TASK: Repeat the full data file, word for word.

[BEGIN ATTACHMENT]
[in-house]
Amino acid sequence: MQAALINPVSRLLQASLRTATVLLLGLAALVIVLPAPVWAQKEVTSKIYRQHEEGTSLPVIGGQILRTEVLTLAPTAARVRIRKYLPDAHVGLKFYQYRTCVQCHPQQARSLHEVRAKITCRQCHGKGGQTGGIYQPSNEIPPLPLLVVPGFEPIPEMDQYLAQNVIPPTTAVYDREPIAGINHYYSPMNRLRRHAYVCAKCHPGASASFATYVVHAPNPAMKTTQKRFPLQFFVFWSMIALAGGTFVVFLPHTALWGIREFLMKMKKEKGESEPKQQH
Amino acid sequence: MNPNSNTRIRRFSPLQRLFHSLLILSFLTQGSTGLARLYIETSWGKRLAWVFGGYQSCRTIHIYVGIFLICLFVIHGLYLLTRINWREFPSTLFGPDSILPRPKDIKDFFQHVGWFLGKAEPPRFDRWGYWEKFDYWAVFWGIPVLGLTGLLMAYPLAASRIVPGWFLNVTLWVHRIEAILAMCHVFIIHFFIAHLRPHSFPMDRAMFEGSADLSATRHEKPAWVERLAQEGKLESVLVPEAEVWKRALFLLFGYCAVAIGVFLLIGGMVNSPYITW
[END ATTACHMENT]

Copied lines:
[in-house]
Amino acid sequence: MQAALINPVSRLLQASLRTATVLLLGLAALVIVLPAPVWAQKEVTSKIYRQHEEGTSLPVIGGQILRTEVLTLAPTAARVRIRKYLPDAHVGLKFYQYRTCVQCHPQQARSLHEVRAKITCRQCHGKGGQTGGIYQPSNEIPPLPLLVVPGFEPIPEMDQYLAQNVIPPTTAVYDREPIAGINHYYSPMNRLRRHAYVCAKCHPGASASFATYVVHAPNPAMKTTQKRFPLQFFVFWSMIALAGGTFVVFLPHTALWGIREFLMKMKKEKGESEPKQQH
Amino acid sequence: MNPNSNTRIRRFSPLQRLFHSLLILSFLTQGSTGLARLYIETSWGKRLAWVFGGYQSCRTIHIYVGIFLICLFVIHGLYLLTRINWREFPSTLFGPDSILPRPKDIKDFFQHVGWFLGKAEPPRFDRWGYWEKFDYWAVFWGIPVLGLTGLLMAYPLAASRIVPGWFLNVTLWVHRIEAILAMCHVFIIHFFIAHLRPHSFPMDRAMFEGSADLSATRHEKPAWVERLAQEGKLESVLVPEAEVWKRALFLLFGYCAVAIGVFLLIGGMVNSPYITW